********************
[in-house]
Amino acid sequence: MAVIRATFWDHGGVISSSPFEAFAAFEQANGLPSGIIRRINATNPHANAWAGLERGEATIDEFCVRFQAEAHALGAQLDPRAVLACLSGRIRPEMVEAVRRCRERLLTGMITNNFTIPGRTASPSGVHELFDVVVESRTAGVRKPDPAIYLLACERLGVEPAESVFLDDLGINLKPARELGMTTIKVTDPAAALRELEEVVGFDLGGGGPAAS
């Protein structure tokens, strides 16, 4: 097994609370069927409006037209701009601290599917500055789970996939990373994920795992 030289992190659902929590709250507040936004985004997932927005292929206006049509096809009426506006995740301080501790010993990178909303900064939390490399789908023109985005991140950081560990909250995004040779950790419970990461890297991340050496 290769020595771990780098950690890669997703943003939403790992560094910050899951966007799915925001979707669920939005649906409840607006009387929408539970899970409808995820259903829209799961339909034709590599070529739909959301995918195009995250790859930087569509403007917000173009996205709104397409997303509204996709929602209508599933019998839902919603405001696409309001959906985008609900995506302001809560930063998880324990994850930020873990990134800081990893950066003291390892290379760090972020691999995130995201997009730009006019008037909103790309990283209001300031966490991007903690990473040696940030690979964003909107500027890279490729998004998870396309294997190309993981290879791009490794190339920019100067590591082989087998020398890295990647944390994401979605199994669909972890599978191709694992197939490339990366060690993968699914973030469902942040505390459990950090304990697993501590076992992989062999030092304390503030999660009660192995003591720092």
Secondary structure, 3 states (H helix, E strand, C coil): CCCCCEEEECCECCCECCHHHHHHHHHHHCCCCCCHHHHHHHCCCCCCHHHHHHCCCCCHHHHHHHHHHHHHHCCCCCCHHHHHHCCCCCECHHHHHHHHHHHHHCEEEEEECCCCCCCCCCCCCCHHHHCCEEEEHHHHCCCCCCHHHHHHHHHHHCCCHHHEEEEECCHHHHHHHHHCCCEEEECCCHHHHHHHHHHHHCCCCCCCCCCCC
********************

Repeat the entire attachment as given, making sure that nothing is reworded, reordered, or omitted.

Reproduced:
[in-house]
Amino acid sequence: MAVIRATFWDHGGVISSSPFEAFAAFEQANGLPSGIIRRINATNPHANAWAGLERGEATIDEFCVRFQAEAHALGAQLDPRAVLACLSGRIRPEMVEAVRRCRERLLTGMITNNFTIPGRTASPSGVHELFDVVVESRTAGVRKPDPAIYLLACERLGVEPAESVFLDDLGINLKPARELGMTTIKVTDPAAALRELEEVVGFDLGGGGPAAS
């Protein structure tokens, strides 16, 4: 097994609370069927409006037209701009601290599917500055789970996939990373994920795992 030289992190659902929590709250507040936004985004997932927005292929206006049509096809009426506006995740301080501790010993990178909303900064939390490399789908023109985005991140950081560990909250995004040779950790419970990461890297991340050496 290769020595771990780098950690890669997703943003939403790992560094910050899951966007799915925001979707669920939005649906409840607006009387929408539970899970409808995820259903829209799961339909034709590599070529739909959301995918195009995250790859930087569509403007917000173009996205709104397409997303509204996709929602209508599933019998839902919603405001696409309001959906985008609900995506302001809560930063998880324990994850930020873990990134800081990893950066003291390892290379760090972020691999995130995201997009730009006019008037909103790309990283209001300031966490991007903690990473040696940030690979964003909107500027890279490729998004998870396309294997190309993981290879791009490794190339920019100067590591082989087998020398890295990647944390994401979605199994669909972890599978191709694992197939490339990366060690993968699914973030469902942040505390459990950090304990697993501590076992992989062999030092304390503030999660009660192995003591720092």
Secondary structure, 3 states (H helix, E strand, C coil): CCCCCEEEECCECCCECCHHHHHHHHHHHCCCCCCHHHHHHHCCCCCCHHHHHHCCCCCHHHHHHHHHHHHHHCCCCCCHHHHHHCCCCCECHHHHHHHHHHHHHCEEEEEECCCCCCCCCCCCCCHHHHCCEEEEHHHHCCCCCCHHHHHHHHHHHCCCHHHEEEEECCHHHHHHHHHCCCEEEECCCHHHHHHHHHHHHCCCCCCCCCCCC